It was funny, the way he would feel our throats and put his tiny hand to our lips when we spoke to him, as if he wanted to figure out what we said by the way our vocal chords moved and the air came from our mouths.

Then he stopped. He quit writing, quit singing, stopped speaking or putting his hands near our faces when we spoke. It was disturbing, fascinating and worrisome all at once. We didn’t know what to make of it at first.

Then he quit eating all of the good things he’d loved before. No more peas, spaghetti and meatballs, carrots or greens. All he ate was peanut butter and jelly, graham crackers and mac-n-cheese.

We had his ears checked, many times, by his pediatrician but she always said all was well. We got lucky one day when she had a new assistant in the office. The lady took one look and told us his earwax was impacted. We’d need to get it removed. He was just over two years old.

It took the specialist two and a half hours to clear his ears. He remembers it still and he freaks out when the docs need to check his ears. We had the follow-up hearing tests and when we were certain he could hear again, we fired the pediatrician.

It was more than just his infant deafness, though. He still didn’t speak or sing, didn’t respond to his name or instructions. So we found a pediatric behavioral doctor. Less than fifteen minutes in her office and she confirmed what we’d suspected. He’s autistic.

“What do we do now?”, we’d asked. Research and worry, pour through misinformation and fear mongering to get to something which resembled sanity and logic. Some advice which was not behavioral therapy, ABA therapies, institutionalization or medication. (Not that I completely dismiss those options when nothing else works, but those methods were not for us.)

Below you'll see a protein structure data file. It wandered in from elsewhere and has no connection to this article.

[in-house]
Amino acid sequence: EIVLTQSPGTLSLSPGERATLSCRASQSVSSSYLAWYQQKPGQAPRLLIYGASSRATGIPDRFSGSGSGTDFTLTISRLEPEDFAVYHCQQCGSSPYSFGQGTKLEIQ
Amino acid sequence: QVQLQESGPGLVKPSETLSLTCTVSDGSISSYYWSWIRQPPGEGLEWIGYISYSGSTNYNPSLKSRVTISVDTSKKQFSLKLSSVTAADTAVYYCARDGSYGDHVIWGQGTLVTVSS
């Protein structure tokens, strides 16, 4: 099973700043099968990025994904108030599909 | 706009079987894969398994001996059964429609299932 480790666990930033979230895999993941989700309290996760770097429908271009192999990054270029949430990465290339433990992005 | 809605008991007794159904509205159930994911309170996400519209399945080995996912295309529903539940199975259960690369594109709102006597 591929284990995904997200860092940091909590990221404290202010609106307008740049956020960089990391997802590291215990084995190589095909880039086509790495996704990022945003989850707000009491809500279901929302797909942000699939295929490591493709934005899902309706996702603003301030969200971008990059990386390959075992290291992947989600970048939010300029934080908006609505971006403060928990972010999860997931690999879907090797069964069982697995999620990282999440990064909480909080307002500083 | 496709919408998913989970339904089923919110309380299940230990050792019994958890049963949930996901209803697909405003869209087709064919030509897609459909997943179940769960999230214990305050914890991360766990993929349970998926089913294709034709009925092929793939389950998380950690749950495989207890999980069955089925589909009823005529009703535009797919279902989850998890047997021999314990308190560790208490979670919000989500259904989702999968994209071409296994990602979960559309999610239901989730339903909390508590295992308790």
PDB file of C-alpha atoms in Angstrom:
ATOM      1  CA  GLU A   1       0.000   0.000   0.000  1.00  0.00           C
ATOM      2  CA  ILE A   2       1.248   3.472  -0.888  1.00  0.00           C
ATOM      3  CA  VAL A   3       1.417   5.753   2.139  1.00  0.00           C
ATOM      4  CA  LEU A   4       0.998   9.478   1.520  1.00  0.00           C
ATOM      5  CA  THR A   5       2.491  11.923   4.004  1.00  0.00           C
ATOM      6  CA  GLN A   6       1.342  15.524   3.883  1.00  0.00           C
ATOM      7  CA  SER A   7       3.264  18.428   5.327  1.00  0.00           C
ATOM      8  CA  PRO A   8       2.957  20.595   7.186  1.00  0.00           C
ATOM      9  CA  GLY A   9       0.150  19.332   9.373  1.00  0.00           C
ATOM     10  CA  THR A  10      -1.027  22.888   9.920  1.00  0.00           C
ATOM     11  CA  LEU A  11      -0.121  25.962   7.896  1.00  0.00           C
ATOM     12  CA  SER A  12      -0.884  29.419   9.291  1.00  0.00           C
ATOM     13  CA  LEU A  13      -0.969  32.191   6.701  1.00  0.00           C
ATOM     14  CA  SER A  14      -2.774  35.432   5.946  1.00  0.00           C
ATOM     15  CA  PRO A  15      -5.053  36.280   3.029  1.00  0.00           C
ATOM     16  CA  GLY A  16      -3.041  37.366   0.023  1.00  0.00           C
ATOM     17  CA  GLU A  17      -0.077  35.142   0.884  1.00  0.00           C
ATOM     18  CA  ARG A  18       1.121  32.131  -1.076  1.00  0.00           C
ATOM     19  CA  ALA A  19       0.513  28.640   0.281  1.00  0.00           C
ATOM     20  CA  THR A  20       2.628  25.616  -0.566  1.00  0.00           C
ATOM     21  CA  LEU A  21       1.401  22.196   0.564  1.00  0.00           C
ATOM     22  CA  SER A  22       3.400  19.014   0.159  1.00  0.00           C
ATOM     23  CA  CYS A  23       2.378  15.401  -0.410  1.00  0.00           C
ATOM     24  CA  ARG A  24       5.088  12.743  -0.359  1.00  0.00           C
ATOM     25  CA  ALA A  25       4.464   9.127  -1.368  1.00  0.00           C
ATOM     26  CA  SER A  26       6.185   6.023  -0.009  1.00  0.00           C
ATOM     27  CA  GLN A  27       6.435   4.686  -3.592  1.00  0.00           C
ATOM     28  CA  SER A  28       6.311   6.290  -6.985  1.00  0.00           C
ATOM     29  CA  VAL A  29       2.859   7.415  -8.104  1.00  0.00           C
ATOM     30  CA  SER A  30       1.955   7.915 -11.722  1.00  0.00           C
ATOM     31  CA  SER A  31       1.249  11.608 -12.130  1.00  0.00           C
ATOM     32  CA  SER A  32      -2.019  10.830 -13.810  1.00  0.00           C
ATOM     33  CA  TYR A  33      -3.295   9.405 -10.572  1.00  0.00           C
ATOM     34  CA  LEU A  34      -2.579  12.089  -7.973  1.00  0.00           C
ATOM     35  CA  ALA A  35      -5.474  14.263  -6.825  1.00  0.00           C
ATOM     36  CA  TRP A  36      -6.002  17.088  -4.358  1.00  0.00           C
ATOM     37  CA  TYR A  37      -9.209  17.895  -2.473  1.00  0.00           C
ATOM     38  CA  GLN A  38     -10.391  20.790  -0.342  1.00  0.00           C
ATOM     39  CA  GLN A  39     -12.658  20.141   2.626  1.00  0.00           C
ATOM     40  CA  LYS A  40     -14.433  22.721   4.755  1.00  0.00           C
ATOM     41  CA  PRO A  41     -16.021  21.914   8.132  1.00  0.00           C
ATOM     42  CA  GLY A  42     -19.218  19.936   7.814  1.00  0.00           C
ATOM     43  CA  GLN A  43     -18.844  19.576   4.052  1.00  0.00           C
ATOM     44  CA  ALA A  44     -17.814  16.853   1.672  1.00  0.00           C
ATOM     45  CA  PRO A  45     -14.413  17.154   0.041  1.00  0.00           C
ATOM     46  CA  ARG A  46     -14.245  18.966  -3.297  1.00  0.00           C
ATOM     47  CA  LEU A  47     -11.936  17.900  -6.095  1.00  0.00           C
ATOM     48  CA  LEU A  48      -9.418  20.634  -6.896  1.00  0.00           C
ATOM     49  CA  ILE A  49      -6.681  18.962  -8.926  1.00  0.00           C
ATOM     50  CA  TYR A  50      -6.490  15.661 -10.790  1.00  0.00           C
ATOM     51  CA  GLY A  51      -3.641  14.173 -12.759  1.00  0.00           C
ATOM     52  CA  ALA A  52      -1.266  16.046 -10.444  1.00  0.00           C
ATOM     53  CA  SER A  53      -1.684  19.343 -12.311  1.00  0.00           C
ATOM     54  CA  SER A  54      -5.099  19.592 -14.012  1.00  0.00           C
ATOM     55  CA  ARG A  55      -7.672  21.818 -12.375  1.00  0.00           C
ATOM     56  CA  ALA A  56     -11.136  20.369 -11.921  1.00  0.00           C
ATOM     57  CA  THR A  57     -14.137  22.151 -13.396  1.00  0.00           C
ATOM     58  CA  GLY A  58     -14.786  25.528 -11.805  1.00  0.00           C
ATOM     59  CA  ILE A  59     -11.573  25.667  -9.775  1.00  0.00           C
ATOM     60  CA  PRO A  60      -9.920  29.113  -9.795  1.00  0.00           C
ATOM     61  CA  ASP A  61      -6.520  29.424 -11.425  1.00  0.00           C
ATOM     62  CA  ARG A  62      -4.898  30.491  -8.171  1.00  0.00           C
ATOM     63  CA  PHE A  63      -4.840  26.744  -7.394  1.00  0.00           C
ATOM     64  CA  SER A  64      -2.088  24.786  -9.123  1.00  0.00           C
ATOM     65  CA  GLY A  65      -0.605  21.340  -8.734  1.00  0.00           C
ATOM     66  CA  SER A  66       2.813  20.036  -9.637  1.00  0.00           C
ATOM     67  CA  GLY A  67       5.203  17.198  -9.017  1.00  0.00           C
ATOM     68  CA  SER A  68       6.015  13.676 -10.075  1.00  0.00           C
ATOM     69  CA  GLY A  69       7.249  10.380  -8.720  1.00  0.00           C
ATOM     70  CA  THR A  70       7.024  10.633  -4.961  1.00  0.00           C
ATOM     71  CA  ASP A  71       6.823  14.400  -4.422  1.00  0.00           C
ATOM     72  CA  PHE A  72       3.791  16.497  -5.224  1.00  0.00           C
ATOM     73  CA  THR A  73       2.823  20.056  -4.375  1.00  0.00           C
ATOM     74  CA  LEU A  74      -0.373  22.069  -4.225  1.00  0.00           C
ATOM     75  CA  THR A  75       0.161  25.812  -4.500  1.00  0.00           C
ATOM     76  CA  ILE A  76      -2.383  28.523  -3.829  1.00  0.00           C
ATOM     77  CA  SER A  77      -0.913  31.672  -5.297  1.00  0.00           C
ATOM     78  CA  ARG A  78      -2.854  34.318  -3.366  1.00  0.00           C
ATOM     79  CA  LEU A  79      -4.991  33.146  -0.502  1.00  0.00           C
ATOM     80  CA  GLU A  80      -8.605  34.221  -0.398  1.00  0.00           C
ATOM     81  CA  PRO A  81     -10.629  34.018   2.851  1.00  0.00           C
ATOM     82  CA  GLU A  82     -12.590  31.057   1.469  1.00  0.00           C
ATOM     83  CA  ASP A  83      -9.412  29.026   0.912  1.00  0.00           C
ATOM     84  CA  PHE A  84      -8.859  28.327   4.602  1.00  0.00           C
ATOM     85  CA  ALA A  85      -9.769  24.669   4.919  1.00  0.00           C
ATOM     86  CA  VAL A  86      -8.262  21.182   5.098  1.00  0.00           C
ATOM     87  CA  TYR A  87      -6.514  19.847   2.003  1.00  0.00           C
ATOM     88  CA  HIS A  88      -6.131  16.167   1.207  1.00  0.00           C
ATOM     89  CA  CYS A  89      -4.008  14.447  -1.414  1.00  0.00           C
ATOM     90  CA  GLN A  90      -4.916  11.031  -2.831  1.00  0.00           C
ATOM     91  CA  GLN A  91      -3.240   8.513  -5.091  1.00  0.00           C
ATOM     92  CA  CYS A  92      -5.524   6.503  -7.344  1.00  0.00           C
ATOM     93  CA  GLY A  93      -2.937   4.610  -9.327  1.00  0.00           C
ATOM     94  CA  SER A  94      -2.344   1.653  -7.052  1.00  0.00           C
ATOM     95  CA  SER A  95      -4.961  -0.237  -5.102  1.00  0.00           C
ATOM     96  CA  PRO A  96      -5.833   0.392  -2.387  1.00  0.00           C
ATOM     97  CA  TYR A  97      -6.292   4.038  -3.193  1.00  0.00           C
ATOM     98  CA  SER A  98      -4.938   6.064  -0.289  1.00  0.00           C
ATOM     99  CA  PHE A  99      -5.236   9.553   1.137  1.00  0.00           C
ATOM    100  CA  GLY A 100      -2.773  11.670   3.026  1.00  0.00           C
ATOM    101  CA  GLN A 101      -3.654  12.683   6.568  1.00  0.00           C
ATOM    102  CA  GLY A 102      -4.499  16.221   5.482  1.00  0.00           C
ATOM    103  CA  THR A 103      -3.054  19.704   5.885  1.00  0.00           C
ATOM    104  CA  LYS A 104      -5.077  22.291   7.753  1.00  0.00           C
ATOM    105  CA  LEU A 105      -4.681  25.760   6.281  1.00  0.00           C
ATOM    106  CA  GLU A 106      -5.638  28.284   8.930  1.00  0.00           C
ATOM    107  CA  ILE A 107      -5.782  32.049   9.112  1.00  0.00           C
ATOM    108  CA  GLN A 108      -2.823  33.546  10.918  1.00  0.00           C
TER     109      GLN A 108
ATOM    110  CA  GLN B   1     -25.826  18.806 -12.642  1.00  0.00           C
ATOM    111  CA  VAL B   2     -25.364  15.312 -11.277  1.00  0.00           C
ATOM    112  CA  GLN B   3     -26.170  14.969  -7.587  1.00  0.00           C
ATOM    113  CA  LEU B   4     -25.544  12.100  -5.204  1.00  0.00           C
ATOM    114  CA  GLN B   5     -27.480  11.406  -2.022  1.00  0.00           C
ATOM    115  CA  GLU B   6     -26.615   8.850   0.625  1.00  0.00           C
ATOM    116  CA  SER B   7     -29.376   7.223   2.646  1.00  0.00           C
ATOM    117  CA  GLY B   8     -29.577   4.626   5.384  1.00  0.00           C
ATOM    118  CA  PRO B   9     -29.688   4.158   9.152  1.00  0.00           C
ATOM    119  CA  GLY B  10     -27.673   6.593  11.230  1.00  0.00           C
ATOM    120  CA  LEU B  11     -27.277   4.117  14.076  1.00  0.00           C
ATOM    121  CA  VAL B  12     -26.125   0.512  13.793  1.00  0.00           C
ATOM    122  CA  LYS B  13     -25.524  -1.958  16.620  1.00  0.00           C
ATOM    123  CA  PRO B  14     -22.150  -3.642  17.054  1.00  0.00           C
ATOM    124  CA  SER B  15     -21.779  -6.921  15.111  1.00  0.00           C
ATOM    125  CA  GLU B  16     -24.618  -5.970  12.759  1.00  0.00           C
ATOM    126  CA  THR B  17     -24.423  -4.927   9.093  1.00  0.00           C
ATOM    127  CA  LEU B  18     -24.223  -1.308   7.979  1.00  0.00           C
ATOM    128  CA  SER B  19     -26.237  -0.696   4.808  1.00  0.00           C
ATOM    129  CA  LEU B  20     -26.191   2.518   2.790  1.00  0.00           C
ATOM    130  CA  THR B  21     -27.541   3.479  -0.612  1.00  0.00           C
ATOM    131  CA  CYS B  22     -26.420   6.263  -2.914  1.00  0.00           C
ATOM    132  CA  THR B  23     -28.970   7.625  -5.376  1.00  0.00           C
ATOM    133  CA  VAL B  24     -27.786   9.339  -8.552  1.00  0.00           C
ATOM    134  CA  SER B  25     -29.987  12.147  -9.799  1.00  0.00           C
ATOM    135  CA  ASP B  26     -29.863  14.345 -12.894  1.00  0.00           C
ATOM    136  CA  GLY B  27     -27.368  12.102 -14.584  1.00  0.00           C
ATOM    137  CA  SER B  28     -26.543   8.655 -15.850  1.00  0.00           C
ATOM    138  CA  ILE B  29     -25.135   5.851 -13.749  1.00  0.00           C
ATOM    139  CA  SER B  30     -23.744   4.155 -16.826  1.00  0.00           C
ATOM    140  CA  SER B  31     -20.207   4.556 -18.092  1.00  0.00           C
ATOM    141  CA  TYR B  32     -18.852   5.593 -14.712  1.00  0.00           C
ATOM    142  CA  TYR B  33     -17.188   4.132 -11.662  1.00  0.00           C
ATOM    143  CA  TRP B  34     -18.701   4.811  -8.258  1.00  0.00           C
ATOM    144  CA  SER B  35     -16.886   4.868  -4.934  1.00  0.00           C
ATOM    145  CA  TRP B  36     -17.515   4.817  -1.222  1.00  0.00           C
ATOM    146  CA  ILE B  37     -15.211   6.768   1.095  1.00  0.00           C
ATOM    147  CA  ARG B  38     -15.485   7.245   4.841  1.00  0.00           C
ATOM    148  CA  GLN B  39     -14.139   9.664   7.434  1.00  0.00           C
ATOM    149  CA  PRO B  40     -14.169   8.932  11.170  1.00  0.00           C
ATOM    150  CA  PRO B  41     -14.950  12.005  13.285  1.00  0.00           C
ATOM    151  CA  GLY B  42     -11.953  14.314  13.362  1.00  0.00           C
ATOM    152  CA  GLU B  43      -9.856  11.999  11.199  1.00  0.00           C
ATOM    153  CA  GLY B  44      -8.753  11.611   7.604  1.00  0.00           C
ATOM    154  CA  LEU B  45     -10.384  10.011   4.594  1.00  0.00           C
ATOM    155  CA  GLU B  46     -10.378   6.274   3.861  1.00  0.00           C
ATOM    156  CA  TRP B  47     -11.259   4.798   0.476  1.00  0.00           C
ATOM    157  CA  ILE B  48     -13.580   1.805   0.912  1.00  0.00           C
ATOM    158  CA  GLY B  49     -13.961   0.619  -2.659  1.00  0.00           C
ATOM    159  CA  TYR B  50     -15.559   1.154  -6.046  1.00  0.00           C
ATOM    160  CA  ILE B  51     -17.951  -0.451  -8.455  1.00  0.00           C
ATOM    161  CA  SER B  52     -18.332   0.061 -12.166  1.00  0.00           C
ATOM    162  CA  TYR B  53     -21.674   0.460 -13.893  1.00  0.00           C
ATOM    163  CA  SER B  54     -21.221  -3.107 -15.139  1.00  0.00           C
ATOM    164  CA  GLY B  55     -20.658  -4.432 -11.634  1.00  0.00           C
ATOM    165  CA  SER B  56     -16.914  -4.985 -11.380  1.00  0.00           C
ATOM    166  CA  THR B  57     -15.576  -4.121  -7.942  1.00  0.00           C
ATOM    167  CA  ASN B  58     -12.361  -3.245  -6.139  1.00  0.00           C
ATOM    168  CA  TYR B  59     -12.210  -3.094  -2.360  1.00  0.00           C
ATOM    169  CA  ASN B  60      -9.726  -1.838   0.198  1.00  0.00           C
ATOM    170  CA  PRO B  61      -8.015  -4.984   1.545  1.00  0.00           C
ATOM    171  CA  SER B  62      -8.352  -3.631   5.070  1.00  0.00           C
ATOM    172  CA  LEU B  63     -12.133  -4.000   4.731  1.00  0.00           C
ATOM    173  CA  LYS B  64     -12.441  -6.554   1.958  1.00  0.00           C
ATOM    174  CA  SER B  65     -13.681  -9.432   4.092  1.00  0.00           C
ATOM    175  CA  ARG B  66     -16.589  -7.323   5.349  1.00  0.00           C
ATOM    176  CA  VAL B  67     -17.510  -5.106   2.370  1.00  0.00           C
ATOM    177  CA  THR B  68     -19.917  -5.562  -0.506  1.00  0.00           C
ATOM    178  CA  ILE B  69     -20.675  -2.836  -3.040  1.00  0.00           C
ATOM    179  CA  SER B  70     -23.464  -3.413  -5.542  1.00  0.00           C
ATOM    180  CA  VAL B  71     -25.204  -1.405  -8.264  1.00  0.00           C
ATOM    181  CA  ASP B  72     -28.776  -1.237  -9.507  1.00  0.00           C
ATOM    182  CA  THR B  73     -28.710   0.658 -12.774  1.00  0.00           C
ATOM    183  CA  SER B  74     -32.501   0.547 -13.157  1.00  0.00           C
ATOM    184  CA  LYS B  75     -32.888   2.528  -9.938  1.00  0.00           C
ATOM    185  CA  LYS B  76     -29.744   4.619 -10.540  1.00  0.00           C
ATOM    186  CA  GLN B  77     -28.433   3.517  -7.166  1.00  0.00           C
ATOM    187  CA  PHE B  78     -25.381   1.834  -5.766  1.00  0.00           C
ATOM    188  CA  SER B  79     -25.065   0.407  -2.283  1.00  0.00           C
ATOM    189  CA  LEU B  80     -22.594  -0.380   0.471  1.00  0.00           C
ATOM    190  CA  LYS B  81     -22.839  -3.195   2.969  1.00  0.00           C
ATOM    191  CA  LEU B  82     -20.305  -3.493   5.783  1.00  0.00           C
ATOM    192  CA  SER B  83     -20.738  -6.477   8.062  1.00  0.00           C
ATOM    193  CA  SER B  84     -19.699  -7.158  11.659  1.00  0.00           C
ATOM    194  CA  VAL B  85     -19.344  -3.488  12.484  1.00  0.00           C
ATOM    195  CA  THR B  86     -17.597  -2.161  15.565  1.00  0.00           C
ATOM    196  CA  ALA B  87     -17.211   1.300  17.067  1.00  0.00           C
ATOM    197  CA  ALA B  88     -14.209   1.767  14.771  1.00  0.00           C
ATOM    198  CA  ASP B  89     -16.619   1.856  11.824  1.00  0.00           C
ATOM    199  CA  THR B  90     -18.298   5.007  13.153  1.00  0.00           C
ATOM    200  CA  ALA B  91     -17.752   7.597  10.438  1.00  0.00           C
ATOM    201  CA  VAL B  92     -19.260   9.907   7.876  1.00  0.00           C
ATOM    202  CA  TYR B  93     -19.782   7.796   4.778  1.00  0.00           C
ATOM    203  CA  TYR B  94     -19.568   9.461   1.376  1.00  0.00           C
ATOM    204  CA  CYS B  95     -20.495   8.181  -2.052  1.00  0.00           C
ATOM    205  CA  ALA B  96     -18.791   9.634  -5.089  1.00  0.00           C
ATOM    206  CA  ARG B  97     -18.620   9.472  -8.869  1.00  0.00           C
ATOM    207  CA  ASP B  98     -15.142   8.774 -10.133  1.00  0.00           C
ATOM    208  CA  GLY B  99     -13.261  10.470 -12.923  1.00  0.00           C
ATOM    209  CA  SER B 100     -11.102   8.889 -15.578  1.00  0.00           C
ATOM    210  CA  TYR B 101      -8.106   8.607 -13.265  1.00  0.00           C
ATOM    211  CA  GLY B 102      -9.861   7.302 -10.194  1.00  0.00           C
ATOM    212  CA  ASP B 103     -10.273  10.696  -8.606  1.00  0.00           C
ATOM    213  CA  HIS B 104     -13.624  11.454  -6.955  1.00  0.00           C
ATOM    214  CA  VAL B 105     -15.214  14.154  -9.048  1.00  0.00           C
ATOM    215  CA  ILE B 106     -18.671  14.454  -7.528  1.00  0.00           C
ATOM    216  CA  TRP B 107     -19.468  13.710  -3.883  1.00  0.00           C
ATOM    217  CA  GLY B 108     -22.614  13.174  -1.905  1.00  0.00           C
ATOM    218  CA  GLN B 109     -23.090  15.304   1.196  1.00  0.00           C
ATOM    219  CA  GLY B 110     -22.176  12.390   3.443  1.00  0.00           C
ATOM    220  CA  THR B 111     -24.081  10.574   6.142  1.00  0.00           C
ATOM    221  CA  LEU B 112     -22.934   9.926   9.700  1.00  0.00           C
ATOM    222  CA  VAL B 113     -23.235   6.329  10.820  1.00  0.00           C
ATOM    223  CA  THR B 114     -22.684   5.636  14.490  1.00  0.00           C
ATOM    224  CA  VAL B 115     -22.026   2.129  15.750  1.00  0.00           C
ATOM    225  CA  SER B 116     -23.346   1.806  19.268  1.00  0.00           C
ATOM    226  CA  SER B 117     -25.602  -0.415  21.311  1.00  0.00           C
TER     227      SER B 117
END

We settled on speech therapy, equine therapy and integration. He was four years old.

He began to make noise again. It was not speaking or singing, but it was something. We got to know his noises as a language in its own right. He had happy noises and sad ones, angry noises and hurt ones, too. It’s like learning your baby’s cries all over again. All parents know the difference between the “I’m bored” cry and the “I’m hungry” cry.

At five and a half, we sent him to school. Public school with a specific IEP tailored to his individual needs. He loved school and they did the best they could. They were a small school in the country so access to resources were limited, at best.

We moved to the city October 2015. He is in the special school district but goes to public school in a segregated classroom. He spends 90% of his day with his special teachers and therapists and the rest with his neurotypical peers.

Yesterday, he read a book to me. He speaks in words, not sentences yet. He writes again, too. The best part is he sings again. He sings Lady Gaga, Alvin and the Chipmunks, Spongebob, and anything else he discovers that he loves. He says “I love you, mama”! He is seven years old.

It was the first time, and it turned out not to be the last! I think we’re going to make it after all.



Make a List

What I am…

What am I…

  1. Mother
  2. Wife
  3. Housekeeper (debatable)
  4. Chauffeur
  5. Shopper
  6. Appointment Setter